At the end of the day campus rec departments are a business. Many campus rec professionals come into management positions and have to learn business administration basics while on the job; it can be challenging but also exciting exploring and adopting new skills. Here is a crash course of the 4 P’s of basic business management.
At the core of an organization lies its values, which are essential to define. A department’s core values determine how we operate. They are the building block for our departmental profile. Thus, theoretically, core values never change. Core values don’t necessarily need to be displayed on your rec center’s walls or website; if executed properly, they will be evident to members by how your programs, facilities and business are conducted.
Your departmental mission is a simple statement answering the question, “Why do you exist?” Your mission statement should be short, catchy, inspiring, realistic and measurable; expect your mission statement to be around for 20 years. Your vision statement is a values-based statement that drives your department to reach a challenging goal. It should be specific, motivating and shape your organizational culture. Expect your vision to be around for five to 20 years. Think about SMART goal setting; you have your big, hairy, audacious goal (BHAG) in your vision statement, so break that down into how you will achieve it; that breakdown becomes your goals and objectives. Having the framework of your organization is key to putting your people first.
Pro Tip: If you are struggling to define your core values, take your department’s pulse. How are you currently doing business? Why do people work in your department? Creating core values doesn’t really matter if they don’t match reality.
People come first always before programs, products or services. Having clear operating procedures and practices documented so team members can utilize their strengths is a necessity. In the book “First Break All the Rules” it’s stated the two most important questions all employees need to be able to strongly agree to are 1) I know what my job is and how I will be evaluated, and 2) I have the tools and resources to be able to do my job successfully. Onboarding, training, development evaluation, and exiting should have clear protocols for all employees.
It’s a common habit to only focus on an employee when they are starting, leaving or performing below expectations, but when doing so we can wreak havoc on our good employees. Gallup research indicates if your manager ignores you, there’s a 40 percent chance you will be actively disengaged or filled with job hostility. If your manager is at least paying attention to you, even if only to your weaknesses, your chances of being actively disengaged drops to 22 percent. If your manager is primarily focused on your strengths, then your chance of being actively disengaged is just 1 percent. Focusing on strengths simply means making sure everyone is in the correct seat on the bus.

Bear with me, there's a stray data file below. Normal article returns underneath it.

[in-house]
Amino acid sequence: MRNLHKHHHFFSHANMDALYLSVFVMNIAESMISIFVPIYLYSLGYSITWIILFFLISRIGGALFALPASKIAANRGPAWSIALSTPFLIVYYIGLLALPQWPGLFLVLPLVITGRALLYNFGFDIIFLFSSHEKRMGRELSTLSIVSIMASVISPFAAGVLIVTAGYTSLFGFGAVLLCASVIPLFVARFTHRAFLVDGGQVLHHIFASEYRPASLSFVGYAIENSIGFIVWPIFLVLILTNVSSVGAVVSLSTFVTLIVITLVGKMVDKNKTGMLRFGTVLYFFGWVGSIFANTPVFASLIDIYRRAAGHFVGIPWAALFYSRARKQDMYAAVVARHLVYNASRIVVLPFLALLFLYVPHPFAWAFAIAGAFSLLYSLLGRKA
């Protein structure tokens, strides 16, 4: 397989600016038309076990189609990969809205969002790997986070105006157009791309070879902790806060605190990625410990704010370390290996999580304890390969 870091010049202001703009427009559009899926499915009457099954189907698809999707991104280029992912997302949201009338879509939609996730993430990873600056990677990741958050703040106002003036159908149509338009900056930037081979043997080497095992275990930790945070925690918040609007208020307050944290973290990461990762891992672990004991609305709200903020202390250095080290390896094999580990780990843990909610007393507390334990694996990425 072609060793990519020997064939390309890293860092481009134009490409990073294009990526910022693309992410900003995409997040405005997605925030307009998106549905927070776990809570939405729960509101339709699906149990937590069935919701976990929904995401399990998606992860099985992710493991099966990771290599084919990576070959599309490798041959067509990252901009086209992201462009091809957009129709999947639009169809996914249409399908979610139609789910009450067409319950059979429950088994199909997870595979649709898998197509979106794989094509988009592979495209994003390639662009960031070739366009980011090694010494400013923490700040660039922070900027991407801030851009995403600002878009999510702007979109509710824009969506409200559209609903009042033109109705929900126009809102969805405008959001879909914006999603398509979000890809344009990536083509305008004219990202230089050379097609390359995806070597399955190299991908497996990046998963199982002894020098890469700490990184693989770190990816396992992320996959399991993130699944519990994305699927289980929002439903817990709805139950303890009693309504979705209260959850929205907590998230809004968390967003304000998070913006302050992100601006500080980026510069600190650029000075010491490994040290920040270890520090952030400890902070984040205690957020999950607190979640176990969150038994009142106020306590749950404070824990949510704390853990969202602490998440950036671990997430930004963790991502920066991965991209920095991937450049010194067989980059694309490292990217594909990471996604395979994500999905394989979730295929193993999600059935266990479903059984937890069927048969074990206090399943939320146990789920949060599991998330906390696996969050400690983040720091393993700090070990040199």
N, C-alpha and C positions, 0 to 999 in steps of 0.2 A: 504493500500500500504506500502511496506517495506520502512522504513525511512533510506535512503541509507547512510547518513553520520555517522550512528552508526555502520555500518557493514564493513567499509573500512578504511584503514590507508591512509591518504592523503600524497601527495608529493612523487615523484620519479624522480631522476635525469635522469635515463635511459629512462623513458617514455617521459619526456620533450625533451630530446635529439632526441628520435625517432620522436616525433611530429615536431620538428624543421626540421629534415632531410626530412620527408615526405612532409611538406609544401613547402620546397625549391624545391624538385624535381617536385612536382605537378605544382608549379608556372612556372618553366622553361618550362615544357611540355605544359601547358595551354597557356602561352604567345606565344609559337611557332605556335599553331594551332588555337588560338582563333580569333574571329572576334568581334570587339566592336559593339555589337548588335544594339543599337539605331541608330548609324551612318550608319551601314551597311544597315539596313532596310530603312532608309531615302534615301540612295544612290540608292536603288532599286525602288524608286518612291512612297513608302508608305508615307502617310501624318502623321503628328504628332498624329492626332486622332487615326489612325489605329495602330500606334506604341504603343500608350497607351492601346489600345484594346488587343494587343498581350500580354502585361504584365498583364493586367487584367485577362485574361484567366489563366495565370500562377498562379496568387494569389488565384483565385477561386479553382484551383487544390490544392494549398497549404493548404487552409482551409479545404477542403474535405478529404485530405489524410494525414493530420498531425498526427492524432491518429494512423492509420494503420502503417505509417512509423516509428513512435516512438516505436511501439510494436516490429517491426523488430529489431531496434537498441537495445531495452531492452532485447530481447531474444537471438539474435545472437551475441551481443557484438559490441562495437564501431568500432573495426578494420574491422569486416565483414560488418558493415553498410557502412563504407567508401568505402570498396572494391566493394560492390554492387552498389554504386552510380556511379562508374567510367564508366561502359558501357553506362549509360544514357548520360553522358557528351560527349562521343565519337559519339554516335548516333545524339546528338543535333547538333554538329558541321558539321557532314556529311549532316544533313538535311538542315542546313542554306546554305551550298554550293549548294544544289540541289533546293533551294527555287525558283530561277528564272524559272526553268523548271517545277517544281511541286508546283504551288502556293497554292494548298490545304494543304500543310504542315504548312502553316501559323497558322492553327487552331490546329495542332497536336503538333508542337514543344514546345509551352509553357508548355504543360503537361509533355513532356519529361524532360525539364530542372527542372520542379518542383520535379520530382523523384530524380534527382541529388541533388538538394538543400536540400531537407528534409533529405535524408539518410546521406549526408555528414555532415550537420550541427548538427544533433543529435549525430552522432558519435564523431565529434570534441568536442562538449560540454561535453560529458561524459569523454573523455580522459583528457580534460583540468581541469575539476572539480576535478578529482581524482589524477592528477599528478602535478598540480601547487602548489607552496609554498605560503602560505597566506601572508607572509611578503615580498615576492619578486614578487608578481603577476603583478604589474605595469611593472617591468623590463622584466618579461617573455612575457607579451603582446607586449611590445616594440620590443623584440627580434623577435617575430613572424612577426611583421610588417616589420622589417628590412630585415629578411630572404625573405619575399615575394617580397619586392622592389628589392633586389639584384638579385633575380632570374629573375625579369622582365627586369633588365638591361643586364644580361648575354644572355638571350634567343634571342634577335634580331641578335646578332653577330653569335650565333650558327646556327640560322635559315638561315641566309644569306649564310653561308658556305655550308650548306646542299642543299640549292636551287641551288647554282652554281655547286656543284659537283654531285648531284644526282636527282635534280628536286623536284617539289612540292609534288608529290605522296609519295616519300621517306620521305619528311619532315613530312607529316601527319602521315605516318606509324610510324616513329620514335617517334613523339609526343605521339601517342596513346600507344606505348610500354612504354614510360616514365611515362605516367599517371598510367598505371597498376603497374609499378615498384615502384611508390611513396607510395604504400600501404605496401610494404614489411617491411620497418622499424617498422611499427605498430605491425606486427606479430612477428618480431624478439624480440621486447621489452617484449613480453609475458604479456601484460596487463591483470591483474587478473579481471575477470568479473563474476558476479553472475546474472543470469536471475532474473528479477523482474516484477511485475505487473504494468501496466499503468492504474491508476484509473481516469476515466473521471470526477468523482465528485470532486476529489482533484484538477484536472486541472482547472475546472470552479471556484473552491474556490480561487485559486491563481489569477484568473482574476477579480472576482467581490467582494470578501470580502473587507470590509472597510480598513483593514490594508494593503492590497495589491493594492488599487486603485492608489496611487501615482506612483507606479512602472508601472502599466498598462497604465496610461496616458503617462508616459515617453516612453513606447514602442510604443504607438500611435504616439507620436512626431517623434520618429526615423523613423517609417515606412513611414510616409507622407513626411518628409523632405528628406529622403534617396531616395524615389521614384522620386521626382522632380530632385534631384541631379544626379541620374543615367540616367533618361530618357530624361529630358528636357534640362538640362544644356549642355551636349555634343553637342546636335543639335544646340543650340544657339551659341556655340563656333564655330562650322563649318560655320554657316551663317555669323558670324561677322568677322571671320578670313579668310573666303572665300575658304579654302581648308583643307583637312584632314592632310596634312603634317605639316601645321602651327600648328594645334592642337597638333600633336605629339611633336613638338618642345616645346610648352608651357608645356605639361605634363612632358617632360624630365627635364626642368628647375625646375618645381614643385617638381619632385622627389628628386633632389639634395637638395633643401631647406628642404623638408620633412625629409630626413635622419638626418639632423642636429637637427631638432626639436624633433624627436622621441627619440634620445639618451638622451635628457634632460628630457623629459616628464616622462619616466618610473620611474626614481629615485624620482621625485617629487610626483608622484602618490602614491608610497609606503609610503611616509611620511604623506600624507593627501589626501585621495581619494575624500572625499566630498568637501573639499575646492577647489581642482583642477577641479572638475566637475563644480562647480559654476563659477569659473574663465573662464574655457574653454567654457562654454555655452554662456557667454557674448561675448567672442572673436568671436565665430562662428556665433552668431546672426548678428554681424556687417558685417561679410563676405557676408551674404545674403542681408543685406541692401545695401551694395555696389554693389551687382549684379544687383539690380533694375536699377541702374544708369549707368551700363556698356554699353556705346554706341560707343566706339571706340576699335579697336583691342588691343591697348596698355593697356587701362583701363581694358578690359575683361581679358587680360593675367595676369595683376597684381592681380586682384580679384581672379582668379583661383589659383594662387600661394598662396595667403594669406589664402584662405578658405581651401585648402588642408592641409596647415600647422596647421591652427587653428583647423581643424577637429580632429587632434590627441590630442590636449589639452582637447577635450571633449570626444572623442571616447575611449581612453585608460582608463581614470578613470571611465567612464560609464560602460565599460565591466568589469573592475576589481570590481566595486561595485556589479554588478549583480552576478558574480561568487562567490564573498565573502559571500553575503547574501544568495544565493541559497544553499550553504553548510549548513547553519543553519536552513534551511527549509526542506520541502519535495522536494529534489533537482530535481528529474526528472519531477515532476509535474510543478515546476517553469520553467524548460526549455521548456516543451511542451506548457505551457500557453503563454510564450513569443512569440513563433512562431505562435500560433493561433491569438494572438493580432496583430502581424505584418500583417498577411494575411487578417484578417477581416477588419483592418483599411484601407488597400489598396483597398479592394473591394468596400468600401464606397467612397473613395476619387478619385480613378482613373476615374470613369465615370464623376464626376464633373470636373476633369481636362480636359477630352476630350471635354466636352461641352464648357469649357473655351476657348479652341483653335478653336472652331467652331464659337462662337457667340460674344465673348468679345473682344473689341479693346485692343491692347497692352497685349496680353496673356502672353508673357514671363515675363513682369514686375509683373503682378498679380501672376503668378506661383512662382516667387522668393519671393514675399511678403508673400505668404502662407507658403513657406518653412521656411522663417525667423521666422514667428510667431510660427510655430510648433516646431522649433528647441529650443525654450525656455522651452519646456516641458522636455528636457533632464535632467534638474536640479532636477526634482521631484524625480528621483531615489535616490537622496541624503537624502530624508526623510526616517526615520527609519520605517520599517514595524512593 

Pro Tip: Invest in your team. Best practices are to spend 1 to 3 percent of your overall payroll budget on education and training.
What are you actually selling? Analyzing your products, programs and services can be challenging. Although each program can be deemed “important,” it is necessary to be able to answer the following question in one sentence: How is it different and why should I buy it? The thought of selling in campus recreation can be taboo. The reality is we are selling quite a bit whether or not there are any additional revenues coming in on top of student fees; if people do not come into our doors or participate in our programs, then we need to evaluate our sales process because participation and engagement are types of sales KPIs. We need to become a member of our target market and audience; it can be challenging for an active person to get in the mindset of a sedentary person. Utilizing advisory boards and focus groups can be helpful in providing what our audience wants. When thinking about marketing and assessment, remember the whole service journey. We often spend a lot of effort on recruitment and post-service, but often neglect those who are currently engaged in our programs.
Pro Tip: Staff education is key. Our front desk members should be viewed as sales associates, meaning they should be the most informed on the department offerings. Having team members experience new programs and offerings during inservices is a great way to keep them knowledgeable to answer questions from a personal experience.
Strategic planning is essential to running a smooth department. Document plans in detail and explain them to those involved. Having calendars with target dates and milestones can help everyone whether they work independently, in groups or remotely. In planning, we often strive to be efficient but not effective. The difference is that working effectively goes a step further to identify what is only essential to get a desired outcome. We often default to delegation; however, we shouldn’t delegate a task to someone when it could be eliminated. Elimination is the first step to clearing clutter. Automation is the second step. Look for programs to automate procedures that cannot be eliminated. This is a great strategy to limit unnecessary personnel time. Setting up a strong project management plan can be key to keeping your people first and allowing them to flourish.
Pro Tip: Explore free web-based programs to help with project management. Don’t be afraid to implement customer relationship management (CRM); we often think about only using a CRM in commercial settings but campus recreation can greatly benefit from this.
Using the term “business” in campus recreation can be controversial but it shouldn’t be; at the end of the day we are a business regardless of if and when money is exchanged. Prioritize getting a solid practice in place; this can save you lots of time, effort, money and possibly even job searches in the long run.